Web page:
Publications by authors named "Danielle M Graef"

9 Publications

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Topical Review: A Biopsychosocial Framework for Pediatric Narcolepsy and Idiopathic Hypersomnia.

J Pediatr Psychol 2020 01;45(1):34-39

Sleep Center, Divisions of Pulmonary Medicine and Behavioral Medicine/Clinical Psychology, Cincinnati Children's Hospital Medical Center, Cincinnati, OH.

Objective: Provide an overview of current research findings in pediatric central disorders of hypersomnolence (CDH) and propose a biopsychosocial model for clinical management, with a focus on interdisciplinary care and future directions for research and clinical practice.

Methods: Literature review drawing from pediatric and adult narcolepsy, as well as pediatric sleep and chronic pain research to develop an integrative biopsychosocial model for pediatric CDH.

Results: Youth with CDH are vulnerable to impairments in academics, emotional, and behavioral functioning, activity engagement and quality of life (QOL). There is a complex interrelationship between neurobiological features of disease, treatment-related factors, and psychological, sleep-related, and contextual factors across development. Research is limited largely to adults and pediatric narcolepsy type 1 and the mechanisms and evolution of morbidity remain poorly understood.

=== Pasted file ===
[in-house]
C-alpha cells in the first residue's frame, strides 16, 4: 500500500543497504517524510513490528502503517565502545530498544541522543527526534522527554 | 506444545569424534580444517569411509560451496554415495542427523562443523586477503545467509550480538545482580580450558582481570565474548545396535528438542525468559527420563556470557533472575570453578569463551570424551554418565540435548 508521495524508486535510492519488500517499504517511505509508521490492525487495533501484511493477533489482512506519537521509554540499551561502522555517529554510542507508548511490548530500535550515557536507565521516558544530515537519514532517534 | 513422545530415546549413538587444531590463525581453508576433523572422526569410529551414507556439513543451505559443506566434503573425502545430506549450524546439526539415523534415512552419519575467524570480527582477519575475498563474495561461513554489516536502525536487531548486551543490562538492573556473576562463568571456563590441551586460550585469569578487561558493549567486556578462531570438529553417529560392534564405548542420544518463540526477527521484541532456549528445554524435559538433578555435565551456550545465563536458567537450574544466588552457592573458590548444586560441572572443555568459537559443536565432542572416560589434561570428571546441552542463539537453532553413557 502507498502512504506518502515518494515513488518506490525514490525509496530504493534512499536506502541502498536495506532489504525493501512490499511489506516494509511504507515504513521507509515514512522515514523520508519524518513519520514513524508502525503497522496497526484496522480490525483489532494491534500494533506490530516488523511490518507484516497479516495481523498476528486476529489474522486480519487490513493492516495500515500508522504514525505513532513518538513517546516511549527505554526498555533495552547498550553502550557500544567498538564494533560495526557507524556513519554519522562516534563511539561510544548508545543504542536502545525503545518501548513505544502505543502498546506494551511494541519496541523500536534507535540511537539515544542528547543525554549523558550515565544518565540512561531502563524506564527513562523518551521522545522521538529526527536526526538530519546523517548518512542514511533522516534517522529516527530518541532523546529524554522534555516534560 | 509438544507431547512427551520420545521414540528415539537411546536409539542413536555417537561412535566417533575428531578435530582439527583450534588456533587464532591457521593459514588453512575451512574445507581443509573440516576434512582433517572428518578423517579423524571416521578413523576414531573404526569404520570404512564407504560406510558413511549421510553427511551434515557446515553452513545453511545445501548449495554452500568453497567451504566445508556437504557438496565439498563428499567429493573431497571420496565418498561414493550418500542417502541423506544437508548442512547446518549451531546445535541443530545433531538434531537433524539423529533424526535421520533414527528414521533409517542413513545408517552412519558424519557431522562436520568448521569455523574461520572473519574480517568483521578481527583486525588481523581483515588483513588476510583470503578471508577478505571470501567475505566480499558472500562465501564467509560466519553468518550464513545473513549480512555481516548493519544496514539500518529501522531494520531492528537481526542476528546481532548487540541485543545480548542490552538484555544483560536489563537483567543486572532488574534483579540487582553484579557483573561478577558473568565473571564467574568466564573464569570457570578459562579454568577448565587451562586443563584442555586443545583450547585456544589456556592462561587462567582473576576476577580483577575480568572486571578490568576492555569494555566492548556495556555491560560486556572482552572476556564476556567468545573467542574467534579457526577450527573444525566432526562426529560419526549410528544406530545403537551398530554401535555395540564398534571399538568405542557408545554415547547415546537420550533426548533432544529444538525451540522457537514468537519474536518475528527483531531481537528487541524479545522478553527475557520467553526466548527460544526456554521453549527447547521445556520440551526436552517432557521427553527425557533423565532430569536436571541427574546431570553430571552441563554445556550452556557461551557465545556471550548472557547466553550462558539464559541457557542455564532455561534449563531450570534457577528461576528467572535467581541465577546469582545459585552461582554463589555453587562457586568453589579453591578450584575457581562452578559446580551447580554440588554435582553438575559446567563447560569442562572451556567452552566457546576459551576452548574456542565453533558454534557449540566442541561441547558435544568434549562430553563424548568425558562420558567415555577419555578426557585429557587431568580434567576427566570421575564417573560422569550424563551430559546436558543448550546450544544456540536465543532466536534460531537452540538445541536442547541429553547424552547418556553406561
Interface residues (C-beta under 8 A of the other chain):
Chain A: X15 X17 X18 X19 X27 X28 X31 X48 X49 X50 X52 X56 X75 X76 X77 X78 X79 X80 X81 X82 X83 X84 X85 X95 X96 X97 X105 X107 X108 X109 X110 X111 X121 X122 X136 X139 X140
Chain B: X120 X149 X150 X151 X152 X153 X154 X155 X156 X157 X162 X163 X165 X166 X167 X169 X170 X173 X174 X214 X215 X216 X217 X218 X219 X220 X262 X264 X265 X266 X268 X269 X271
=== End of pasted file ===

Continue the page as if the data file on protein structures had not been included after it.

Conclusions: In addition to first-line treatment (pharmacotherapy), routine screening of bio-behavioral and psychosocial functioning and QOL is needed to identify risk for compromised functioning warranting adjunctive interventions with behavioral health specialists.
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http://dx.doi.org/10.1093/jpepsy/jsz085DOI Listing
January 2020

Utility of the Sleep Disorders Inventory for Students in Clinically Referred Youth With Insomnia: Risk Identification and Relationship With Polysomnographic Measures.

Behav Sleep Med 2020 Mar-Apr;18(2):249-261. Epub 2019 Feb 22.

Division of Behavioral Medicine and Clinical Psychology/Pulmonary Medicine, Cincinnati Children's Hospital Medical Center, Cincinnati, Ohio.